Have you ever poked around in your computer and found? partitions or disk volumes you didn’t know it existed? Or have you noticed that a Windows installation creates two partitions; a large and a smaller one? The small one is either 100MB or 600MB in size. What is that? Do you need it? Well, it’s the EFI partition, and the short answer is yes, you do need it.
What is the EFI partition in Windows 10?
EFI stands for Expandable firmware interface† As the name implies, EFI connects the operating system to the firmware of the hardware components in a computer. Think of firmware as the brain in every piece of hardware. The extensible part of the name tells us that EFI can be changed for different situations.
Most Windows devices today use a UEFI BIOS (Unified Extensible Firmware Interface Basic Input/Output System). It’s easy to find the BIOS version for your computer. Only Windows devices that use the UEFI BIOS have the EFI partition. A non-UEFI BIOS Windows system contains the boot information in the primary partition.
When we start up a computer, Windows does not start right away. First, the BIOS is started. What is the BIOS? It is a minimal operating system that lives on a chip. It wakes up the hardware and firmware. Then the BIOS will search for the EFI partition to get instructions on how to start and work with Windows.
The EFI partition contains essential files and utilities, such as:
- bootloaders: Starts the boot process, system utilities, device drivers and makes them work together.
- Device Drivers: tells Windows how to talk to the various hardware components.
- Data files: Contains information about the boot process and related logs.
- System Utilities: Small programs that help start and run Windows.
- BitLocker Data: If you use BitLocker to encrypt a drive, the secret is stored here and it works together with the TPM (trusted platform module) to encrypt and decrypt the drive. You may have heard that TPM 2.0 is required for Windows 11.
When the EFI partition is successfully found and the boot process works, Windows will start.
Do I need to delete the EFI partition?
If you see the EFI partition and think, “There is an extra 100 MB that my computer could use. Let’s delete it.”, don’t do that. Windows would do well to make it difficult to delete the EFI partition. But you can do it. Without the EFI, the BIOS thinks that Windows does not exist and the computer will not boot properly. And is it important to get 100 MB of extra free disk space? Between cloud storage and cheap 1TB+ drives, we don’t need those 100MB. Leave it alone.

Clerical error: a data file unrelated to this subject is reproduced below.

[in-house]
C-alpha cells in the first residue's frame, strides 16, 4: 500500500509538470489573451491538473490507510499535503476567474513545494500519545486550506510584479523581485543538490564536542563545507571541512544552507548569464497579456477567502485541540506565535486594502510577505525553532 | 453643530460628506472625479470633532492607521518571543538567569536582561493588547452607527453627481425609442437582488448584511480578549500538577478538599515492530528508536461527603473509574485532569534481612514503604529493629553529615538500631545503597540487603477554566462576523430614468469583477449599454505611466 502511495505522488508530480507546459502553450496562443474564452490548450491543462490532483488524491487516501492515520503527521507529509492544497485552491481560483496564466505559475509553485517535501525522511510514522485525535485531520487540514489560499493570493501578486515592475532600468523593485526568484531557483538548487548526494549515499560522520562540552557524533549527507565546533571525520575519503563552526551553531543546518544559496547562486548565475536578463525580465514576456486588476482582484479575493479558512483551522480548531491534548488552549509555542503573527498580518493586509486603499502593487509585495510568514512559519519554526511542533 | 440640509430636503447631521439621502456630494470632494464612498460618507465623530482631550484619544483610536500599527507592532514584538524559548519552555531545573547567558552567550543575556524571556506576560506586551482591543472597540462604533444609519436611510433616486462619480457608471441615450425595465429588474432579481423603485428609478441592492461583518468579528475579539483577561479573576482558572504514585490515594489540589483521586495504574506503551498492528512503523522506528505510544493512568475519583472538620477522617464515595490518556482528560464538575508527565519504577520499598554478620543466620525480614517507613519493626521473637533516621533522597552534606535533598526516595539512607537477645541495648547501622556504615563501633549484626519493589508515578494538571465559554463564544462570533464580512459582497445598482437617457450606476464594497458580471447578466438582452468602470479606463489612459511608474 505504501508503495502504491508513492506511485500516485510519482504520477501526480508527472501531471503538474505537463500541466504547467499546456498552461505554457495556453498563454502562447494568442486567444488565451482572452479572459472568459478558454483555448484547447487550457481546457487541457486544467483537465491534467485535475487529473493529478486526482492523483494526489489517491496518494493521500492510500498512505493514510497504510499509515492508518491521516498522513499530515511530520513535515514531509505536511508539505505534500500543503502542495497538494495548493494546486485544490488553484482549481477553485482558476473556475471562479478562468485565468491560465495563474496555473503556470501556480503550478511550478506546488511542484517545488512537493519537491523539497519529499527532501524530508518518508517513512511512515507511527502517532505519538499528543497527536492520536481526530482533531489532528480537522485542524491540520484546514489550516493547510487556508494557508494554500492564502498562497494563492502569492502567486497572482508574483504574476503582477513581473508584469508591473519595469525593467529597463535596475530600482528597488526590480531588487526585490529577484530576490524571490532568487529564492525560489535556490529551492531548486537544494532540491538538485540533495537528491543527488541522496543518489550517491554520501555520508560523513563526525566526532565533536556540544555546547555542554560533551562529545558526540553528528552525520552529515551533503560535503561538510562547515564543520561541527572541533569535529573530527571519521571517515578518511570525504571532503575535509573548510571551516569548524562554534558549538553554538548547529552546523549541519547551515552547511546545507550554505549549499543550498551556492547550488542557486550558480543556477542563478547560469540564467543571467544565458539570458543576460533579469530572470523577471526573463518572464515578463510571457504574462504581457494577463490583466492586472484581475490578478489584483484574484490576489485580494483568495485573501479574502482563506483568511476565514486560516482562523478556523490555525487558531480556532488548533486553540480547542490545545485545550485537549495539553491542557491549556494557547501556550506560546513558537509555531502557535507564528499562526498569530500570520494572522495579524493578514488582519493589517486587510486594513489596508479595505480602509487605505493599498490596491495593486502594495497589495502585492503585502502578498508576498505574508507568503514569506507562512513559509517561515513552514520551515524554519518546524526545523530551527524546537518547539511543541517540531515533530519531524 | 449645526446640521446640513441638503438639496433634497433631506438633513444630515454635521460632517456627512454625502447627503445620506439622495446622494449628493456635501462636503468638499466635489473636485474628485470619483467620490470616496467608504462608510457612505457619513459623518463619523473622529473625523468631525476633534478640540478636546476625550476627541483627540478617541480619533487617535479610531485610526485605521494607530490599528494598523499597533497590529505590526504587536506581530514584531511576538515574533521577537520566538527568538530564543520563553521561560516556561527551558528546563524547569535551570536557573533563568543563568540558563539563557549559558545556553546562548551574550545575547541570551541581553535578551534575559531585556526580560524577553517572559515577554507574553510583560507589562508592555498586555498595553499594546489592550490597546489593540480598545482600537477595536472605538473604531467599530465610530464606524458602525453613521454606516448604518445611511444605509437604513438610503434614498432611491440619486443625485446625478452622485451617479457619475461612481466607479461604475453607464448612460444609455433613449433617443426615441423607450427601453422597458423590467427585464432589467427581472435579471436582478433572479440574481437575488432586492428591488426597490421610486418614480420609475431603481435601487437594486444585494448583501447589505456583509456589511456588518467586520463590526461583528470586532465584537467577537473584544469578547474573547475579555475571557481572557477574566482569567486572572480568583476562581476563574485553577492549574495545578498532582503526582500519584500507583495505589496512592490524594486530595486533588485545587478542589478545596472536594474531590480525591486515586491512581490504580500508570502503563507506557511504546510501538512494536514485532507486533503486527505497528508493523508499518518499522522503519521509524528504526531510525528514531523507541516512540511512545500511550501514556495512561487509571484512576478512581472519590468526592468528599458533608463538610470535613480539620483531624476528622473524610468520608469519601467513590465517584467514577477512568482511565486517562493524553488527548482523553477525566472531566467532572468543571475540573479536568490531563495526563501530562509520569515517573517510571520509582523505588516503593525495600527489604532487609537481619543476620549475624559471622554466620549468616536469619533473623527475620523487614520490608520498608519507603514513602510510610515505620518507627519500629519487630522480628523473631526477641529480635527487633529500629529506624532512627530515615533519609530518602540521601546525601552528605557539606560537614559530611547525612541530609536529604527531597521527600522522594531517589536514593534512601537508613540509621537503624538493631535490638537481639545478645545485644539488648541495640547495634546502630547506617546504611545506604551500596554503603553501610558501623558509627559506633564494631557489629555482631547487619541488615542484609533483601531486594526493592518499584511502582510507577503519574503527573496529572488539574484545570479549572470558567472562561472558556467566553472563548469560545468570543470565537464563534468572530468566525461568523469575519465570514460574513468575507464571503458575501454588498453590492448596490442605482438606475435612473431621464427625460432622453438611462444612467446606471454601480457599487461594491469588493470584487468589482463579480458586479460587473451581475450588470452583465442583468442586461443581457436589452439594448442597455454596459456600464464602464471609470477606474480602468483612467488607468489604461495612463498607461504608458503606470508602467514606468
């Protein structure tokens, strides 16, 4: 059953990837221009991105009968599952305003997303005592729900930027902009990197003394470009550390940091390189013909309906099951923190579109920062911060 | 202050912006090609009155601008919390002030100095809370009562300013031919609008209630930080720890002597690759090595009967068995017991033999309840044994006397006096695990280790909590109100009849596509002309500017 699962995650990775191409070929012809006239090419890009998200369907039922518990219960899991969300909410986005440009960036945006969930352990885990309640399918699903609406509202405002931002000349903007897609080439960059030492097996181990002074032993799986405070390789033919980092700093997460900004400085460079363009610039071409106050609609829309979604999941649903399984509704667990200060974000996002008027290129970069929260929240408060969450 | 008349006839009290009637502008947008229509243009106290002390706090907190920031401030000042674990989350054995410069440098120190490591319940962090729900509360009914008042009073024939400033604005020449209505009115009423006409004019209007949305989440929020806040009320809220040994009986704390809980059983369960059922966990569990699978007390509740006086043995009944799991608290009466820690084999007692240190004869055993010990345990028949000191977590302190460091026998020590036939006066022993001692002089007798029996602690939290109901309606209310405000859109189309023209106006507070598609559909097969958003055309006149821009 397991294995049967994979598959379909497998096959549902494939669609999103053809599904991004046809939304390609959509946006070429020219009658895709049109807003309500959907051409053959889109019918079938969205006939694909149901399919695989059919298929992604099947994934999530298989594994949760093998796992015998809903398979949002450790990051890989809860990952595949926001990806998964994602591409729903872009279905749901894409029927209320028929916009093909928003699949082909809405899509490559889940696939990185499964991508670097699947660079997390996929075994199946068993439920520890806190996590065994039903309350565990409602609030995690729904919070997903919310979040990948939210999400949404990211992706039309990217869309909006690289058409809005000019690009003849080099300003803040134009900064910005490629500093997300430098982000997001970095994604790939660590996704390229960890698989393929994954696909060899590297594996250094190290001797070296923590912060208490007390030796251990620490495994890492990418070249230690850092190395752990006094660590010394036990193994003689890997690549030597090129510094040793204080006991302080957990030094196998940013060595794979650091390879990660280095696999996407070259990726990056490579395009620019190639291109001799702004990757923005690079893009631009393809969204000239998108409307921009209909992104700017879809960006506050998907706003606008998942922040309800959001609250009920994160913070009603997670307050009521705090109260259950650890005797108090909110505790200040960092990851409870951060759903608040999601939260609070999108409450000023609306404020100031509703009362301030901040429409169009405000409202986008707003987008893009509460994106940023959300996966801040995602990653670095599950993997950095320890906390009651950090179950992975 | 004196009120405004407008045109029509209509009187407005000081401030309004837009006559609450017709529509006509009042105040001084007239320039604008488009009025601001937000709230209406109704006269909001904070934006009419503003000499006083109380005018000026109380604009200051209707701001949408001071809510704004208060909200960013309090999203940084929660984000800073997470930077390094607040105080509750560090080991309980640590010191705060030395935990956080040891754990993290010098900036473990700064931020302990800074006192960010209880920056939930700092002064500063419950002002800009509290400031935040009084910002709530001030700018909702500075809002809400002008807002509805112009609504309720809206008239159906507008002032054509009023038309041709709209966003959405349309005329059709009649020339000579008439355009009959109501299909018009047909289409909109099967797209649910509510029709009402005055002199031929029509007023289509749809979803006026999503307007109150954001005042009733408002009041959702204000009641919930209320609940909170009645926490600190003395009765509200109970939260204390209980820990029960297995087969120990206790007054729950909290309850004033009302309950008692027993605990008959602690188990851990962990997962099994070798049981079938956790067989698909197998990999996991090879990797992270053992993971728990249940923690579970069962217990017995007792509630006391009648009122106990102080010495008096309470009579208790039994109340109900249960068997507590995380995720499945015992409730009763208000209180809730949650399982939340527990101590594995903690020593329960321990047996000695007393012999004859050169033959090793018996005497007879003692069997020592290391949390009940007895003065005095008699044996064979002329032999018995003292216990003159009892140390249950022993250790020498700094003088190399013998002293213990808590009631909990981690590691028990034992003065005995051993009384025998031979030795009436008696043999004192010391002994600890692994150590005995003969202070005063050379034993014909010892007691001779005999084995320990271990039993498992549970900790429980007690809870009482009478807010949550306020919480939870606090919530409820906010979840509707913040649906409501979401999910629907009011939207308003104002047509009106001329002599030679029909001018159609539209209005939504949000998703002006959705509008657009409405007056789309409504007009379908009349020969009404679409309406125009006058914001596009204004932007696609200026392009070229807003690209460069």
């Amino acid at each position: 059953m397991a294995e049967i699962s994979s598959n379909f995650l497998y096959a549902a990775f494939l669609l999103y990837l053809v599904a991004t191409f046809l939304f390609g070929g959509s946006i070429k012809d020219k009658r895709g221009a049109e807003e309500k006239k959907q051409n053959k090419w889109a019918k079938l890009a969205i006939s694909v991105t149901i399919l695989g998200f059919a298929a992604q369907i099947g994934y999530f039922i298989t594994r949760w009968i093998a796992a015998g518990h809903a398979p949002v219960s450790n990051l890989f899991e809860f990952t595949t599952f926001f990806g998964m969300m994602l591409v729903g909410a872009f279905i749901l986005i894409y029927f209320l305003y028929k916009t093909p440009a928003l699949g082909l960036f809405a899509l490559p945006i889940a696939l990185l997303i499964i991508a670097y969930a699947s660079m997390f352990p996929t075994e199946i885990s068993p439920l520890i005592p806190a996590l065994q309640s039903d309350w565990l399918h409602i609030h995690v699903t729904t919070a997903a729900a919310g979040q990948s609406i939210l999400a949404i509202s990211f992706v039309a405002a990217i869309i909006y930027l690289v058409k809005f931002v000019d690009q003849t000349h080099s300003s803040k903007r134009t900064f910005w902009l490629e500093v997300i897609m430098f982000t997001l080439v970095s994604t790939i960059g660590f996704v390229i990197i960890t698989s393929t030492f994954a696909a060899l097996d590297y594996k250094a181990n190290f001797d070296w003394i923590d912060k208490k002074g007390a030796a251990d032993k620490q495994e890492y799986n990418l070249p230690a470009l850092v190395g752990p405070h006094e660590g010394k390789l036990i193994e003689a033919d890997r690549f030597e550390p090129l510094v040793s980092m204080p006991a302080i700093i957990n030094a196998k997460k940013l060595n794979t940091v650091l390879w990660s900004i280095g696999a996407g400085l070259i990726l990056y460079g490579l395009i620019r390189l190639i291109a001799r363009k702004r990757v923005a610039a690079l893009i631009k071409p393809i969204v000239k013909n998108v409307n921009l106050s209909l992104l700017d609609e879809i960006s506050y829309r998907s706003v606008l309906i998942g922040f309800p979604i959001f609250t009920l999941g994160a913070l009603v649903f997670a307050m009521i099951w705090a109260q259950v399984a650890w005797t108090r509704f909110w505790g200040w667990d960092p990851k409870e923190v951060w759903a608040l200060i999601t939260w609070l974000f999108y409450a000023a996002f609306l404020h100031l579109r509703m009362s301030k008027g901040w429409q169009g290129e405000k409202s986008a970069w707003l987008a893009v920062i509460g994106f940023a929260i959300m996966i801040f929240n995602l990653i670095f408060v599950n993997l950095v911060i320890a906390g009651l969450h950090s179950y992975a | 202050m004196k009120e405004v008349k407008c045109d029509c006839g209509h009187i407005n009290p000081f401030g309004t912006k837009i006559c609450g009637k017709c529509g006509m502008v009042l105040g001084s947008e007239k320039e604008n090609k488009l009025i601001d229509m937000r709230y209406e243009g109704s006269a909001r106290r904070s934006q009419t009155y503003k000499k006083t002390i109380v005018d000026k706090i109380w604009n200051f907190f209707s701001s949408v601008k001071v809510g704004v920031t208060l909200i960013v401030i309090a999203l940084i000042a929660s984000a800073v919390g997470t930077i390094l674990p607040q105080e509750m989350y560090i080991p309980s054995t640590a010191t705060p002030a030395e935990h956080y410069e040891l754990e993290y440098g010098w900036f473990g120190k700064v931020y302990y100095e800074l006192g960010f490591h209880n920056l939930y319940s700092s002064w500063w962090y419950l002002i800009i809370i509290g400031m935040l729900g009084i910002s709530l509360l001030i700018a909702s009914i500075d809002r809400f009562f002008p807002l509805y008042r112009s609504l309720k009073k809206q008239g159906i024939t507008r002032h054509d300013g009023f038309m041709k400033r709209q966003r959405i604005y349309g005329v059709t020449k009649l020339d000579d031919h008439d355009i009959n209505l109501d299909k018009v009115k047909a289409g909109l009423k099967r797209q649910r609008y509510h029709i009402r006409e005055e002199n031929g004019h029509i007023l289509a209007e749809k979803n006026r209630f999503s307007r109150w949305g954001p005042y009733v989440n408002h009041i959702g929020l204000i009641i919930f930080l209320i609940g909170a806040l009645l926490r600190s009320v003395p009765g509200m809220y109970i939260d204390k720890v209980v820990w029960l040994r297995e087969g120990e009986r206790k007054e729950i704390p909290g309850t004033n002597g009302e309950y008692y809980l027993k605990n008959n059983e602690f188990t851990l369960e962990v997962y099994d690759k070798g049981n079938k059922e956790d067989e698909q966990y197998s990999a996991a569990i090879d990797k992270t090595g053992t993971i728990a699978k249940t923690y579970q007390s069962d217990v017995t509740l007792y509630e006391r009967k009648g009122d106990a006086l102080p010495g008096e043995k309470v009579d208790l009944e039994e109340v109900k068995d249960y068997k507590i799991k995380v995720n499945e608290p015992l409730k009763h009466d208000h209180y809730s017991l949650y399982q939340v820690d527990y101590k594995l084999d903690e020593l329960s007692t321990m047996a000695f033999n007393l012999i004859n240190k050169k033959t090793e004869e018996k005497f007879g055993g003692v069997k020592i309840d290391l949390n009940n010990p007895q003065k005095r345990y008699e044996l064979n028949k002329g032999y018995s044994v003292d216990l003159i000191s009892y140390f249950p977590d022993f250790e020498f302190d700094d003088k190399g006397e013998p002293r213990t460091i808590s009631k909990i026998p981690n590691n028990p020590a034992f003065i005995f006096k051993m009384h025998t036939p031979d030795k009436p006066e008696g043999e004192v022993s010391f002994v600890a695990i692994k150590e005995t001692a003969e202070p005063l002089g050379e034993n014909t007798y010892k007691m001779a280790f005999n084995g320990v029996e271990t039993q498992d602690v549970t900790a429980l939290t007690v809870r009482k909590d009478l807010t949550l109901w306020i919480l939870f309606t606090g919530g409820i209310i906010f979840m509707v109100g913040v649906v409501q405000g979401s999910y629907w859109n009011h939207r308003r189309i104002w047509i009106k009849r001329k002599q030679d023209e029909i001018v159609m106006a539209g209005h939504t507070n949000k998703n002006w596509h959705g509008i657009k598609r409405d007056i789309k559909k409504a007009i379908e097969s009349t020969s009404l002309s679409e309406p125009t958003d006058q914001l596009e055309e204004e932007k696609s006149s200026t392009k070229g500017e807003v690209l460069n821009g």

Where is the EFI partition in Windows 10?
If you’re looking for the EFI partition in File Explorer, you probably won’t find it. The EFI partition is valuable, so it is hidden. But it’s not that hard to find.
Use Disk Management to find the EFI partition
Disk Management is a Windows utility for partitioning, resizing, renaming and formatting disks.
- Select the Get started button and start typing disk† Select the option: Creating and formatting hard drive partitions†
- When Disk Management is opened, the EFI partition should be visible.
How can I see what’s in the EFI partition?
You can use the command prompt to view the contents of the EFI partition. However, it is a bit complicated and not easy to navigate. If you’re really curious about what’s in the EFI partition, download Mini Tool Partition Wizard† It is free.
- Once you have downloaded, installed and opened the Minitool Partition Wizard, locate the EFI partition.
- Right click on the EFI partition and select To discover†
Now you can see everything that is in the EFI partition.
How can I delete the EFI partition in Windows 10?
You’re stuck with this, aren’t you? Before you try, make sure you have a system backup or have Windows 10 installation media to restore if it fails. This can go seriously wrong.
Delete the EFI partition with DiskPart
DiskPart is a command-line tool that can manage disk partitions. You can put it to work on the EFI partition.
- Open the Command Prompt as Administrator†
- Enter disk part to start the utility.
- Use the list disk command to list all drives. Find the one with the EFI partition.
- Enter select disk #where # is the disk number.
- Show the partitions with the list partition order.
- Identify the EFI partition. it will be Type: system†
- Enter select partition #where # is the partition number.
- Enter the command overwrite partition†
- Get ready to recover or reinstall windows† The EFI partition can be rebuilt manually, but it is a complicated process and may not work.
Delete the EFI partition with Minitool
If you cannot delete the EFI partition with DiskPart, it can probably be deleted with Minitool.
- Open mini tool and identify the EFI partition.
- Right click on the partition and select remove†
- Minitool warns that if you delete this partition, Windows 10 may become unbootable. Select Yesif you must.
- In the lower left corner of Minitool, select Apply†
- Minitool will once again confirm that this is what you want to do. We can go back by selecting No, but select Yes†
- A progress window opens briefly, not long enough for the Cancel button if you are not sure.
- It will report that it is updating partition information.
- Finally, Minitool will tell you that the EFI partition has been deleted. Select Okay to return to the main window.
- You can check if the EFI partition is gone. The 100MB partition is: Unassigned and has no file system.
How do I recover the EFI partition?
You’re sorry, aren’t you? You can reinstall Windows from installation media such as a USB stick or DVD. Or you can manually rebuild the EFI partition using Command Prompt. That’s a complicated process beyond the scope of this article, so stay tuned for an article on how to recover EFI partition in Windows 10.